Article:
Ian Rowland (The Mind Man) helps people and companies to be more successful. He is a freelance writer and corporate speaker based in London. Ian is also a Member of the Inner Magic Circle, and an expert on cold reading and related persuasion psychology.
Describe something that has recently amazed you and how it made you feel.
I see amazing things around me all the time. Mostly, I suppose these ‘amazing’ things fall into two categories. One is nature and the outdoors, beautiful scenery and especially the magic of early morning light, sounds and scents. When I go for early morning walks through woodlands and greenery it always makes me feel that there’s an enduring enchantment about life and nature, and that anything is possible.
The second category covers all the incredibly talented people I know and the things they can do. Only the other week I went to see the latest show by ‘Hermetic Arts’, the production company formed by my friends Chris Lince and Carrie Marx. The show, called ‘April’, was an incredible theatrical production, great fun yet also impossibly clever and intriguing, and Carrie’s performance was just sensational — the equal of anything else I’ve ever seen in live theatre. Not long after that I saw guitarist Ana Vidovic in concert. Her technique is beyond amazing and to see her playing Bach, for example, really encourages me to believe there are no limits.
On a more personal level, I’ve just completed an amazing 18 months in my own life when I finally learned how to overcome an addiction (sugar) that had dogged me all my adult life, lost over 36kg in weight and got fit, running 20km per week. This could well be the most amazing experience of my life. I learned so much and it made me feel that I could achieve almost anything.
How would you personally define wonder, awe and curiosity? And how do they relate to each other?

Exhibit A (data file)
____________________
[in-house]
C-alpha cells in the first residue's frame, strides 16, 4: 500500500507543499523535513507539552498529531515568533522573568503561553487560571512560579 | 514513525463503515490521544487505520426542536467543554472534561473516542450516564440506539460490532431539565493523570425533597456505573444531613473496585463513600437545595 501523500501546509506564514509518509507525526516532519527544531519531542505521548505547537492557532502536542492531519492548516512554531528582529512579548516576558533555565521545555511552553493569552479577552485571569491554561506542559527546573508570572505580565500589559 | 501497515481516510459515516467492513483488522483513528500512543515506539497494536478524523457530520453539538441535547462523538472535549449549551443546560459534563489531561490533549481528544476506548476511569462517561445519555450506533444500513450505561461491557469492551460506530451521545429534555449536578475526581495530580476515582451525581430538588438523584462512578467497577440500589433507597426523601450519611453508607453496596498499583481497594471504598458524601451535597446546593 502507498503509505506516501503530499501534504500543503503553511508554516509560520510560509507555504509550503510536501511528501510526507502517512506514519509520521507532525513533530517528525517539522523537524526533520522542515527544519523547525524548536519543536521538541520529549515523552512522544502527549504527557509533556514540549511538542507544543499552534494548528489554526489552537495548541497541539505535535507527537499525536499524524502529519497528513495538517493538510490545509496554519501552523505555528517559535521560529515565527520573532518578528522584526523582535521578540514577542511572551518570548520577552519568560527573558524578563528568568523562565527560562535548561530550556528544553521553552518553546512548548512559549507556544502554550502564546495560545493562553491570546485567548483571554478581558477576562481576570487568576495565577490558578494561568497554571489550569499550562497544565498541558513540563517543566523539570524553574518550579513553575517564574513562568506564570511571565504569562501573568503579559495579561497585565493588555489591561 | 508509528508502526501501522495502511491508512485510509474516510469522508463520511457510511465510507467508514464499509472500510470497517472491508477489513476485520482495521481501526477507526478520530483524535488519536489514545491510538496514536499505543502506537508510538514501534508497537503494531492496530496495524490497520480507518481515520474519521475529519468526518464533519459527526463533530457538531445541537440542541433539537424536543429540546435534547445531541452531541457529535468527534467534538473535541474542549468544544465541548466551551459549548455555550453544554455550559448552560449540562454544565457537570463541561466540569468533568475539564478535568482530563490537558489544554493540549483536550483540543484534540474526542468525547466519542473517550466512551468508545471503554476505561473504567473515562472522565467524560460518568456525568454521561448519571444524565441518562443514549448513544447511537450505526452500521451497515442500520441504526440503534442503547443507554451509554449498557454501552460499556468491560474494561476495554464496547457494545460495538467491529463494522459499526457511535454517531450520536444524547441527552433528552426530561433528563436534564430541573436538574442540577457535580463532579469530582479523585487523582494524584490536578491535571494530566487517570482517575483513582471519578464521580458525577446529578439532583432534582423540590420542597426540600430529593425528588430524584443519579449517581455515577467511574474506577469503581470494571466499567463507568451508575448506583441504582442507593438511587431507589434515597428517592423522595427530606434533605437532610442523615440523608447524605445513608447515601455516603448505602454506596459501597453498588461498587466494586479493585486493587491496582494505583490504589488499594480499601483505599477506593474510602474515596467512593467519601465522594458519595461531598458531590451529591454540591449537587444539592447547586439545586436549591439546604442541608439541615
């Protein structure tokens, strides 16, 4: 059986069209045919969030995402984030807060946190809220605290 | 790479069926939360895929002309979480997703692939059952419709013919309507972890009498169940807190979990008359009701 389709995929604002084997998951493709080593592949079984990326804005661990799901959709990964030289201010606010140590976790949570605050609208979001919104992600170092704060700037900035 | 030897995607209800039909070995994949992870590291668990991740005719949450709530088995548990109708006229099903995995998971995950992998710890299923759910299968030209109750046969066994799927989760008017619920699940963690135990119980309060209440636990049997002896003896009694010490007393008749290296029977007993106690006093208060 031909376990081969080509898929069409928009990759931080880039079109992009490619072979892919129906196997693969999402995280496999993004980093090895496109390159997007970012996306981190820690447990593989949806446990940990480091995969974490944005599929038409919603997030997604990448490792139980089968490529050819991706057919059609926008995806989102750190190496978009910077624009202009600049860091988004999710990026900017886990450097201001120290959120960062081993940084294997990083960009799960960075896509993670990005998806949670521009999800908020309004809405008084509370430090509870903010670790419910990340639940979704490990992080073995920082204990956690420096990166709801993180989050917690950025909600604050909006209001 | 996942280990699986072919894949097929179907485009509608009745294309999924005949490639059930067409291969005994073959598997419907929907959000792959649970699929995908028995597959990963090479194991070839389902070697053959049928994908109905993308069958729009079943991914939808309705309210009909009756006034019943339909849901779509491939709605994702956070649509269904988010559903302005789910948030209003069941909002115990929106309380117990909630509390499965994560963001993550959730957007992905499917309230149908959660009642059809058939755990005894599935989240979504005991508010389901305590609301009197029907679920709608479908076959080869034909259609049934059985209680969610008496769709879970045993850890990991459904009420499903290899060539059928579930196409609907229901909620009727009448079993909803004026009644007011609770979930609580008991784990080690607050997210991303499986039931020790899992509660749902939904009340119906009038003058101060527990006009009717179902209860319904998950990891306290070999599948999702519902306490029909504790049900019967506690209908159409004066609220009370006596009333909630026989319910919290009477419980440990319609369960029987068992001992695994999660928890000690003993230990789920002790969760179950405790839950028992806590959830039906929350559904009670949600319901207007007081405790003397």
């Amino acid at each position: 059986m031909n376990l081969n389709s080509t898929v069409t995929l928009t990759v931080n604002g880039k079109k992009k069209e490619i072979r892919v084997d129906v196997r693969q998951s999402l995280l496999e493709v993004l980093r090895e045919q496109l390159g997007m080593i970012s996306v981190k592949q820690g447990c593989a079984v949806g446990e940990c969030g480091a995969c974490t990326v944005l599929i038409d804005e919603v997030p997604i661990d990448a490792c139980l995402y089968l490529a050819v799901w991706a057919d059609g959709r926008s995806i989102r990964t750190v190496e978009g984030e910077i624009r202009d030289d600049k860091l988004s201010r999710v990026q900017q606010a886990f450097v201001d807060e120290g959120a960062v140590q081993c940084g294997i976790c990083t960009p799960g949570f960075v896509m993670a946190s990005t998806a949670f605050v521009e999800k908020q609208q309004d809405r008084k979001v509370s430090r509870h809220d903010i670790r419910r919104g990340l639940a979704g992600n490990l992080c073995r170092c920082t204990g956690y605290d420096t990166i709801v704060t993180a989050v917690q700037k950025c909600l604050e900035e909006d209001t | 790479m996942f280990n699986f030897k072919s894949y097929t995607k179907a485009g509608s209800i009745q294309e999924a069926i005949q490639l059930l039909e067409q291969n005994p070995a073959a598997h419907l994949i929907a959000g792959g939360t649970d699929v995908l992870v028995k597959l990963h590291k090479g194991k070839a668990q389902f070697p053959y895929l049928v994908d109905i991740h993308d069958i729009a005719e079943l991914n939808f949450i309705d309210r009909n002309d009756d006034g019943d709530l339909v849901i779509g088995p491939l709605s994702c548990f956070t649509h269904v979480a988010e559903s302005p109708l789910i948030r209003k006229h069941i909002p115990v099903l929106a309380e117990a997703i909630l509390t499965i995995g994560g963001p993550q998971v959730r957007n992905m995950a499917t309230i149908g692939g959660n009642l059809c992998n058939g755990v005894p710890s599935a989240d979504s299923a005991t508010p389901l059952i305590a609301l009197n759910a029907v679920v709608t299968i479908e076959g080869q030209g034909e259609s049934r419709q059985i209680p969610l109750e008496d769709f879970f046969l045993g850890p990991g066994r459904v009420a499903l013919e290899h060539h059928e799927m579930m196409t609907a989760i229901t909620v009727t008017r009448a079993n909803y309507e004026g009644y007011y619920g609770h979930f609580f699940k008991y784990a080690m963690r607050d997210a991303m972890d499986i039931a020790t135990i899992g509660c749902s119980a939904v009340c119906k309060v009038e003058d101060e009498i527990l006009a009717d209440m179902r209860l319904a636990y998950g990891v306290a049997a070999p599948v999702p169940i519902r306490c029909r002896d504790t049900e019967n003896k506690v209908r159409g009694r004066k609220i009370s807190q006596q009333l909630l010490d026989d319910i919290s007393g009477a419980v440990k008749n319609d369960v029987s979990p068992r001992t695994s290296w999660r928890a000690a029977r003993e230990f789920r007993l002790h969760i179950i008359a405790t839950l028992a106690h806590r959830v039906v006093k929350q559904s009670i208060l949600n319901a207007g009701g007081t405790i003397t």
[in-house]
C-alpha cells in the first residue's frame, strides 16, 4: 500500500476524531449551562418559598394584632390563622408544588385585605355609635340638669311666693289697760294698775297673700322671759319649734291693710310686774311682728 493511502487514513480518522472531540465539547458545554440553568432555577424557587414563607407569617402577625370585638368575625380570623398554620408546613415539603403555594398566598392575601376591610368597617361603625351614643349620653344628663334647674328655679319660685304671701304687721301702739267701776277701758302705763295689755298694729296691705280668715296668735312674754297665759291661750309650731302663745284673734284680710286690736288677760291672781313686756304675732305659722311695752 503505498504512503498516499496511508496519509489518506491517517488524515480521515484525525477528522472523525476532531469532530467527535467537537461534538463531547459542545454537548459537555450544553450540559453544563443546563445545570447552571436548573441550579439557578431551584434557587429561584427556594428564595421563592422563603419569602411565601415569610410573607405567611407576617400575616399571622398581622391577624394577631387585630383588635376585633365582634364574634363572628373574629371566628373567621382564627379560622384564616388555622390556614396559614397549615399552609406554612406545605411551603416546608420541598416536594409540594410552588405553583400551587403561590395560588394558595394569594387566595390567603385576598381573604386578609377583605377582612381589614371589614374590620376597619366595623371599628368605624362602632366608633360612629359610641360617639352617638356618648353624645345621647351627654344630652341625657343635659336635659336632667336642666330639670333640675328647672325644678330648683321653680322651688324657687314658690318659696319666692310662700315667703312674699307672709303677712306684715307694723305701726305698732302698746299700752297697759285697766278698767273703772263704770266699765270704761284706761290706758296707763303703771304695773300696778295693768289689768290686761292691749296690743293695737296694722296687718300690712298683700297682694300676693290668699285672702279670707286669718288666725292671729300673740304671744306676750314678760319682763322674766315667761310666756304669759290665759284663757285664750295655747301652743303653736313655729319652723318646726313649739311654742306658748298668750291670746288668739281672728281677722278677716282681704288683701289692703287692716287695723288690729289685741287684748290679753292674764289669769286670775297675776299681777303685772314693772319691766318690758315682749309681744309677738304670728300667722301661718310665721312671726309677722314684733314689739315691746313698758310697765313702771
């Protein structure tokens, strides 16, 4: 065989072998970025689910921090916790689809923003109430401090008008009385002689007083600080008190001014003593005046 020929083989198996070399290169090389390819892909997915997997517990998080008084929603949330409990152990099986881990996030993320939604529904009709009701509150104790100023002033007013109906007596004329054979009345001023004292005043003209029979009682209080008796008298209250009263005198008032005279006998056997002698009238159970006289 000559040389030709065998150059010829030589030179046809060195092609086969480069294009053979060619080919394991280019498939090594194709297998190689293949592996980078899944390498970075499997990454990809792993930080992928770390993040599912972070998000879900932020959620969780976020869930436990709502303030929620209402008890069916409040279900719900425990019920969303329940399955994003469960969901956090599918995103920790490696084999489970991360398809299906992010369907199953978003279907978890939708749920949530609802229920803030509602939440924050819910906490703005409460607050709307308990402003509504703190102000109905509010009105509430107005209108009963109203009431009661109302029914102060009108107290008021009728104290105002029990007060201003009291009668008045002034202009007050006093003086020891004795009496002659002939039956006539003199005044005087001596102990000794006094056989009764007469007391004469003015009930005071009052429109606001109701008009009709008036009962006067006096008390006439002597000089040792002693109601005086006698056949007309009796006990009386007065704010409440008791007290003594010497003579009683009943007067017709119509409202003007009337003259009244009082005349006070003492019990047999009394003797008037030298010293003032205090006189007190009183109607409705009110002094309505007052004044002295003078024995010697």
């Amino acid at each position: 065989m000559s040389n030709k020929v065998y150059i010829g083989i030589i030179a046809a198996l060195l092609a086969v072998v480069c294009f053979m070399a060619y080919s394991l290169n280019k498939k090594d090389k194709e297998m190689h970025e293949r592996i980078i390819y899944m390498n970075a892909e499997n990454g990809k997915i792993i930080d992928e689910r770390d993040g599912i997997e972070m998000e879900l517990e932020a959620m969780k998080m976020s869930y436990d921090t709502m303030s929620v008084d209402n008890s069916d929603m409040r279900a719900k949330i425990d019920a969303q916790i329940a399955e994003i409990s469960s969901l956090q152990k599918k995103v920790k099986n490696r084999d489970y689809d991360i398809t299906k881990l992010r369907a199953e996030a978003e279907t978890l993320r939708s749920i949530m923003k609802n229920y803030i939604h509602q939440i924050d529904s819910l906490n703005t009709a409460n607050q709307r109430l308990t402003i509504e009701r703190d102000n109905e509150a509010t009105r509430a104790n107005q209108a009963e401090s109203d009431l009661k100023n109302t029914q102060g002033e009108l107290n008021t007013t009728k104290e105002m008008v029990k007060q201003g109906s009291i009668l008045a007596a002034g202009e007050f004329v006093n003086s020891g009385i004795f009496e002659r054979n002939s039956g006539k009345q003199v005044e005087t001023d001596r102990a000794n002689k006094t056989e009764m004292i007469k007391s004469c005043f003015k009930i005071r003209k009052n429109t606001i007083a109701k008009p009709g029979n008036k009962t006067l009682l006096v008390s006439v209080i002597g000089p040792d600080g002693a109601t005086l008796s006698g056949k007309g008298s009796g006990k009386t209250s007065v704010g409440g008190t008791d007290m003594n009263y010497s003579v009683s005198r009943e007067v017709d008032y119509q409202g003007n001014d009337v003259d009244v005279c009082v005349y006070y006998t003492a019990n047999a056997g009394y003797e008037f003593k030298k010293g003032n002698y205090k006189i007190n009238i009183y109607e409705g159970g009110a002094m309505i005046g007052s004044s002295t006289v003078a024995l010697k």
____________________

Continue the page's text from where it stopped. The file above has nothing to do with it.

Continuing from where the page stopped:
I don’t know. I think you’d have to ask a philosopher. It seems to me that wonder is the joy of the gap between what we experience and what we understand.
Someone once said that all of science comes down to those moments when someone notices something and says, “Oh, that’s odd… I wonder why that happens?” I think something similar happens in the creative and performing arts. Most creative people say they value the time they spend just ‘playing around’, which occasionally leads to an idea or theme that they think is worth working on and developing.
Curiosity is the intention to follow that initial sense of wonder and see where it leads, what it will reveal and teach us.
What inspires you to be creative? Do you have any ‘rituals’ or an environment that aids your creativity?
I don’t regard myself as creative so I can’t really give you an answer.
What do you love about magic?
In my view, it’s the ultimate performing art. A good magician has to look good, have good stage craft, know how to write a script and deliver it well, be creative in terms of coming up with material and presentations, be likeable and (in most cases) at least occasionally funny or humorous, engage with the audience, involve and work with members of the audience and, on top of all that, perform whatever secret stuff is involved in creating the ‘impossible’ experience, the moment of wonder. The deception has to be achieved in real time, with no second chances or re-takes.
This is a very tough challenge, or combination of challenges, and there are very few people who can do it all and do it well. This is why I find it so much more satisfying to watch good magic performed well than I do to watch almost any other kind of performing art. I have great admiration for all performers, including singers, comedians and variety acts, but it still seems to me that the magician faces the greatest combined set of challenges of them all.
The other thing I have always loved about magic is the ingenuity involved. Most magicians develop a ‘twin track’ mode of thinking. It starts with the relationship between the effect (what the observer perceives) and the method (what’s actually going on). But you can extrapolate from this to many other aspects of life, such as the way someone behaves and the underlying emotional history that leads to that behaviour.
This is why I think most magicians develop very flexible, agile minds. ‘Lateral thinking’ comes very naturally to us because it’s the essence of creative deception. It’s only by being able to think in unusual ways that we can devise the methods we use.
What do you think hinders an audience from experiencing wonder when watching a magician?
Magic leads to wonder, methods lead to knowledge. So anything in a magical performance that acknowledges the method, or even that a method is involved, detracts from the wonder.